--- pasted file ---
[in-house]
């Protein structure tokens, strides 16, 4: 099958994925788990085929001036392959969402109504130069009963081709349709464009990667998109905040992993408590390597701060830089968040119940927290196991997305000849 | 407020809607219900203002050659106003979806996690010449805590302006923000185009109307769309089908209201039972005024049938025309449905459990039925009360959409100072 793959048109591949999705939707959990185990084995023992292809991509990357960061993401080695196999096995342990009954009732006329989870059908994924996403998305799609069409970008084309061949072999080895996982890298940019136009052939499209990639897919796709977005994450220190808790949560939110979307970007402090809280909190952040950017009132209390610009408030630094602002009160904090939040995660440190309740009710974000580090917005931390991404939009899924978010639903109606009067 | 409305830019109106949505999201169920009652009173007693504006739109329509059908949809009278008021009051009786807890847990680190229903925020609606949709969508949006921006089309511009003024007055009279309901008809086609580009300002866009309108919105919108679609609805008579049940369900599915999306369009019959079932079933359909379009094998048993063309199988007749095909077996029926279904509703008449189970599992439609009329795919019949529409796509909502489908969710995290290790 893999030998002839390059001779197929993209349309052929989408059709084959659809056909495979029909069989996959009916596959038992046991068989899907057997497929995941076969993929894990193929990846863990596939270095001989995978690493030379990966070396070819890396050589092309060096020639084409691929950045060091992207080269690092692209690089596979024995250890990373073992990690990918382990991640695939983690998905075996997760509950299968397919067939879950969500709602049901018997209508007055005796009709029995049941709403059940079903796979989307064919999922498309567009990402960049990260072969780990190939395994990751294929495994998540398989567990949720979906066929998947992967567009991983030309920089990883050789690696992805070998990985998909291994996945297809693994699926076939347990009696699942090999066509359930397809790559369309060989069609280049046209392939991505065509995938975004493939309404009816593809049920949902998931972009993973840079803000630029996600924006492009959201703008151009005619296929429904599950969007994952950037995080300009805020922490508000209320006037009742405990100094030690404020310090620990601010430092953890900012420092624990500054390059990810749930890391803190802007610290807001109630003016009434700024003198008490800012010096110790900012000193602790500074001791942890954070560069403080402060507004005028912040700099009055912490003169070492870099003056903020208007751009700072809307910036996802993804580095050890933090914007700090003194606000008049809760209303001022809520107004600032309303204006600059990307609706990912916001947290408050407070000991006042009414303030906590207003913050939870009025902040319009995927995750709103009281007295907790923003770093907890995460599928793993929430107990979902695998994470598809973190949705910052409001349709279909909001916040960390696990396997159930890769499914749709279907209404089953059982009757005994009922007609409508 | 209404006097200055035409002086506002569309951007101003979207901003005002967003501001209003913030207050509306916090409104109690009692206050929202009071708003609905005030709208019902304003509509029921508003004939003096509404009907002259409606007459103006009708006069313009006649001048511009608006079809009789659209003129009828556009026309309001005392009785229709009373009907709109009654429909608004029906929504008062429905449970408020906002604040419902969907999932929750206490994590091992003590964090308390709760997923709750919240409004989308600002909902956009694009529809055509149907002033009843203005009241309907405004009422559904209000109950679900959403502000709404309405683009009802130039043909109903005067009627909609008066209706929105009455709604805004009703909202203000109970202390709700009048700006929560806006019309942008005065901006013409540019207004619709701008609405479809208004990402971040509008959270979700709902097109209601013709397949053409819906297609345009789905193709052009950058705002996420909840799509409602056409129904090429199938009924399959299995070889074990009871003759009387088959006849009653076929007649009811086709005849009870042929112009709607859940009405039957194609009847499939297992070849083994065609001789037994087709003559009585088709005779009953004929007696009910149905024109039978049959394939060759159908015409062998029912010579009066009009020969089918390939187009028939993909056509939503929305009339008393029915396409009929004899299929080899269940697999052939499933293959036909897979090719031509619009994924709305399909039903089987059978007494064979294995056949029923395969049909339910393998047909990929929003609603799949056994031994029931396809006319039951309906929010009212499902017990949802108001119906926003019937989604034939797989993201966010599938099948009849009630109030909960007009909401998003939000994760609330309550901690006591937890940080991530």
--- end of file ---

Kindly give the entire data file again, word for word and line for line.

[in-house]
């Protein structure tokens, strides 16, 4: 099958994925788990085929001036392959969402109504130069009963081709349709464009990667998109905040992993408590390597701060830089968040119940927290196991997305000849 | 407020809607219900203002050659106003979806996690010449805590302006923000185009109307769309089908209201039972005024049938025309449905459990039925009360959409100072 793959048109591949999705939707959990185990084995023992292809991509990357960061993401080695196999096995342990009954009732006329989870059908994924996403998305799609069409970008084309061949072999080895996982890298940019136009052939499209990639897919796709977005994450220190808790949560939110979307970007402090809280909190952040950017009132209390610009408030630094602002009160904090939040995660440190309740009710974000580090917005931390991404939009899924978010639903109606009067 | 409305830019109106949505999201169920009652009173007693504006739109329509059908949809009278008021009051009786807890847990680190229903925020609606949709969508949006921006089309511009003024007055009279309901008809086609580009300002866009309108919105919108679609609805008579049940369900599915999306369009019959079932079933359909379009094998048993063309199988007749095909077996029926279904509703008449189970599992439609009329795919019949529409796509909502489908969710995290290790 893999030998002839390059001779197929993209349309052929989408059709084959659809056909495979029909069989996959009916596959038992046991068989899907057997497929995941076969993929894990193929990846863990596939270095001989995978690493030379990966070396070819890396050589092309060096020639084409691929950045060091992207080269690092692209690089596979024995250890990373073992990690990918382990991640695939983690998905075996997760509950299968397919067939879950969500709602049901018997209508007055005796009709029995049941709403059940079903796979989307064919999922498309567009990402960049990260072969780990190939395994990751294929495994998540398989567990949720979906066929998947992967567009991983030309920089990883050789690696992805070998990985998909291994996945297809693994699926076939347990009696699942090999066509359930397809790559369309060989069609280049046209392939991505065509995938975004493939309404009816593809049920949902998931972009993973840079803000630029996600924006492009959201703008151009005619296929429904599950969007994952950037995080300009805020922490508000209320006037009742405990100094030690404020310090620990601010430092953890900012420092624990500054390059990810749930890391803190802007610290807001109630003016009434700024003198008490800012010096110790900012000193602790500074001791942890954070560069403080402060507004005028912040700099009055912490003169070492870099003056903020208007751009700072809307910036996802993804580095050890933090914007700090003194606000008049809760209303001022809520107004600032309303204006600059990307609706990912916001947290408050407070000991006042009414303030906590207003913050939870009025902040319009995927995750709103009281007295907790923003770093907890995460599928793993929430107990979902695998994470598809973190949705910052409001349709279909909001916040960390696990396997159930890769499914749709279907209404089953059982009757005994009922007609409508 | 209404006097200055035409002086506002569309951007101003979207901003005002967003501001209003913030207050509306916090409104109690009692206050929202009071708003609905005030709208019902304003509509029921508003004939003096509404009907002259409606007459103006009708006069313009006649001048511009608006079809009789659209003129009828556009026309309001005392009785229709009373009907709109009654429909608004029906929504008062429905449970408020906002604040419902969907999932929750206490994590091992003590964090308390709760997923709750919240409004989308600002909902956009694009529809055509149907002033009843203005009241309907405004009422559904209000109950679900959403502000709404309405683009009802130039043909109903005067009627909609008066209706929105009455709604805004009703909202203000109970202390709700009048700006929560806006019309942008005065901006013409540019207004619709701008609405479809208004990402971040509008959270979700709902097109209601013709397949053409819906297609345009789905193709052009950058705002996420909840799509409602056409129904090429199938009924399959299995070889074990009871003759009387088959006849009653076929007649009811086709005849009870042929112009709607859940009405039957194609009847499939297992070849083994065609001789037994087709003559009585088709005779009953004929007696009910149905024109039978049959394939060759159908015409062998029912010579009066009009020969089918390939187009028939993909056509939503929305009339008393029915396409009929004899299929080899269940697999052939499933293959036909897979090719031509619009994924709305399909039903089987059978007494064979294995056949029923395969049909339910393998047909990929929003609603799949056994031994029931396809006319039951309906929010009212499902017990949802108001119906926003019937989604034939797989993201966010599938099948009849009630109030909960007009909401998003939000994760609330309550901690006591937890940080991530």